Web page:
>> Venezuelan's poor have suffered the most through a crashing economic crisis, but surprisingly their devotion remains strong for the ruling Socialist Party largely blamed for the nation's unprecedented problems. Many in the working class are die hard followers of the Chavezmo movement, founded by late leader, Hugo Chavez. And for Sunday's election, President Nicolas Maduro is drumming up support by leaning on that legacy.
Reuters correspondent Alexandra Ulmer has been talking to Chavistas at pro-Maduro rallies across Caracas.>> Despite the deep economic crisis in Venezuela, and the severe food shortage as you can see here, an estimated 20% of this population still supports leftist President Nicolas Maduro. I met one woman named Helen Blandin, a 44-year-old single mother.
Her life has changed dramatically in the last few years. She now only makes about $2 a month as a government employee. That means she struggles to afford basics like meat or pay for diapers and milk for her baby son. Yet on Sunday, she will be voting for Nicholas Maduro.
So Helen Blandin believes that businessmen in league with the United States are trying to sabotage Venezuela's economy by hiding food or pumping up prices artificially.>> Venezuela's opposition led by wealthy families has struggled to convince poor Venezuelans that it deserves their trust. Even though under Maduro, the nation's economy has been shrinking for five straight years.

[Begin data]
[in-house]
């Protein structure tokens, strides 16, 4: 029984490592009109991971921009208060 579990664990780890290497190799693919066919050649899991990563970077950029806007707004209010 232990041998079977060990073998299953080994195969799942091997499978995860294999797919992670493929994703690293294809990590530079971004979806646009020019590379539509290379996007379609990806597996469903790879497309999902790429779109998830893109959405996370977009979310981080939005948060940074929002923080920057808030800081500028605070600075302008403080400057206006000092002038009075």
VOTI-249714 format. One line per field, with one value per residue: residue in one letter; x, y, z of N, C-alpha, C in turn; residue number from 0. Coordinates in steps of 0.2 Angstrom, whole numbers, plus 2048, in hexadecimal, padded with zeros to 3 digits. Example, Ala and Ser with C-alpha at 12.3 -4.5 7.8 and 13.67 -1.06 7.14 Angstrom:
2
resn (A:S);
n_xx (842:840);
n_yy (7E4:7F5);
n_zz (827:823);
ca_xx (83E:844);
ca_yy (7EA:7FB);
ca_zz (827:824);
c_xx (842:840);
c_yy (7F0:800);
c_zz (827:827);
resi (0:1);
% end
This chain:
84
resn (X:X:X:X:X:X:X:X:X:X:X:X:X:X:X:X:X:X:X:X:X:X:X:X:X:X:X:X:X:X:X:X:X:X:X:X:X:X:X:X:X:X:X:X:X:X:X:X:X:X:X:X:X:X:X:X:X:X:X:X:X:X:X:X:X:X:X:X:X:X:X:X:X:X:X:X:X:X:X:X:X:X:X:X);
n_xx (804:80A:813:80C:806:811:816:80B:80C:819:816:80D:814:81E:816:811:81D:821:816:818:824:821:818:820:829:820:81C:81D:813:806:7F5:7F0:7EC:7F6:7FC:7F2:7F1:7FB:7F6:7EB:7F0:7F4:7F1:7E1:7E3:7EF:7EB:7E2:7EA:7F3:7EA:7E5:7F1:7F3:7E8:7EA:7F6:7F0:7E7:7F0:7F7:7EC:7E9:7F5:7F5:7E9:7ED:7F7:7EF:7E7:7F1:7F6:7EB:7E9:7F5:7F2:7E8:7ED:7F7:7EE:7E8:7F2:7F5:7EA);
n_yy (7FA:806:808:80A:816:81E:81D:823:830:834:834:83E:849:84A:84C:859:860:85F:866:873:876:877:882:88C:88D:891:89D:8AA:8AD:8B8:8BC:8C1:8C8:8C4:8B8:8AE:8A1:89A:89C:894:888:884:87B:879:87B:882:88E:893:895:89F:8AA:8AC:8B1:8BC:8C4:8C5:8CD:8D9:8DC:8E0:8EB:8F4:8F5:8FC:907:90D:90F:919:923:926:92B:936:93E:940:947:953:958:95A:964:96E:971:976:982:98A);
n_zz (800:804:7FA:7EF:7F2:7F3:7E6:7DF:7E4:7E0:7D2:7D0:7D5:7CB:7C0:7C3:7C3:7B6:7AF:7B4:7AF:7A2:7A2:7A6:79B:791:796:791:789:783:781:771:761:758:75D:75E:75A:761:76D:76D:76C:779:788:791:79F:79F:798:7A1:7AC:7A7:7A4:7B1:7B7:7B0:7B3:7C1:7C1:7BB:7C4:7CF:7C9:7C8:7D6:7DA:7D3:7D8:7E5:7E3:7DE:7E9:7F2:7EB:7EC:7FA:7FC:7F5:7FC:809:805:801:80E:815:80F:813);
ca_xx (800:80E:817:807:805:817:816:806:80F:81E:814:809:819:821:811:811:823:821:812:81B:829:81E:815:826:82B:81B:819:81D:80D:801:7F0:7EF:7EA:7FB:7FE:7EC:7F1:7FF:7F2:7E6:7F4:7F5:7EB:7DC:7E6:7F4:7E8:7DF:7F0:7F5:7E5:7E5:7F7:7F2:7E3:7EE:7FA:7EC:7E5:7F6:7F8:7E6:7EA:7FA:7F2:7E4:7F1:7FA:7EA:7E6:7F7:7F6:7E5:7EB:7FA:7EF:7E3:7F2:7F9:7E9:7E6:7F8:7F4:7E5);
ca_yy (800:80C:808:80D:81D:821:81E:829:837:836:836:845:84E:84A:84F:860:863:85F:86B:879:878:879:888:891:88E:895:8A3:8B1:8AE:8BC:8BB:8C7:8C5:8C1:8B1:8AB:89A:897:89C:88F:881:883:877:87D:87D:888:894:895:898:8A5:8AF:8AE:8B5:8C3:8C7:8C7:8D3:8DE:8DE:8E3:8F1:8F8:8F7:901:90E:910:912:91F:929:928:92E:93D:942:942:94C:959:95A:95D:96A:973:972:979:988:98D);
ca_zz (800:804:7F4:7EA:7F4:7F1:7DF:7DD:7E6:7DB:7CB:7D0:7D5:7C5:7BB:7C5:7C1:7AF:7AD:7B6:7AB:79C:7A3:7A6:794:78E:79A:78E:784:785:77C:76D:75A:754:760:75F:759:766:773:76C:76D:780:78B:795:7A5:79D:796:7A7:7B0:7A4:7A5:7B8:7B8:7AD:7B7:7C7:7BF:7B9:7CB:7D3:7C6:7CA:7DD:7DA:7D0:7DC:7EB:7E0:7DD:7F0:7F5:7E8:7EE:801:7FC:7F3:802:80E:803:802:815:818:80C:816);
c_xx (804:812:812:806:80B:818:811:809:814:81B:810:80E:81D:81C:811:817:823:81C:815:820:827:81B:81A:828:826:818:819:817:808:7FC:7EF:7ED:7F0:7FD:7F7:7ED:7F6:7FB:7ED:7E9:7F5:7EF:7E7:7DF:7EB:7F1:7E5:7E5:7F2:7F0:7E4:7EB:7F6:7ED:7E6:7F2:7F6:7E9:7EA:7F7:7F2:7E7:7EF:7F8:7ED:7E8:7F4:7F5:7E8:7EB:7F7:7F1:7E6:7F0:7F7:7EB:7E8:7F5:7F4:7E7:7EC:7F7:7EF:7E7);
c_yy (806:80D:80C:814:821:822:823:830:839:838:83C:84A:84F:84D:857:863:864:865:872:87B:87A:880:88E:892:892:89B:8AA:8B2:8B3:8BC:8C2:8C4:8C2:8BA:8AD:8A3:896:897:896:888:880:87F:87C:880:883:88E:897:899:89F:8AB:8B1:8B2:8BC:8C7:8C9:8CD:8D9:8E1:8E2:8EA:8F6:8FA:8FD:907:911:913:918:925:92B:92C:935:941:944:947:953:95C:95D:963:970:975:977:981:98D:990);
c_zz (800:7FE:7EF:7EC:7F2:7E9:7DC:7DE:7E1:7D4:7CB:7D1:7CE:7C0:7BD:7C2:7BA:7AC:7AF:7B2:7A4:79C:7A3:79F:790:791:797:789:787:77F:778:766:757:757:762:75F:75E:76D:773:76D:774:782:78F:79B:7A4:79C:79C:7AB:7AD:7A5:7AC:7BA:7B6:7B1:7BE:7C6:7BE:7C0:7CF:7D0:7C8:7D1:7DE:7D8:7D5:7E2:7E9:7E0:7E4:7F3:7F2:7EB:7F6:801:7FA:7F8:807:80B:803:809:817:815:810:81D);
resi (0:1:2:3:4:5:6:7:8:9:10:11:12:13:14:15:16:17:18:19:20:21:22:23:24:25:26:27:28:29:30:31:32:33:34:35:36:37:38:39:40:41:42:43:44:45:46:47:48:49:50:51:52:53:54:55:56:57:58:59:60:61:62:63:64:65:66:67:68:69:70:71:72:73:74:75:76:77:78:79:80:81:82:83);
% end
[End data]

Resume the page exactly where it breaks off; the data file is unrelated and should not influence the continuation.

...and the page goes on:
>> I've lived in Venezuela for four years and just in that time, the situation has dramatically worsened. It used to be that shortages were sporadic, coffee would disappear for a few weeks and then reappear, but now the shortages are wide spread and affect every single part of the economy.
>> And as the country continues to struggle, some Venezuelans are slowly recognizing that Maduro is no Chavez. Campaign leaflets commend Maduro for being hard working and loyal, a far cry from the effusive language swirling around Chavez who is still described as galactic and eternal.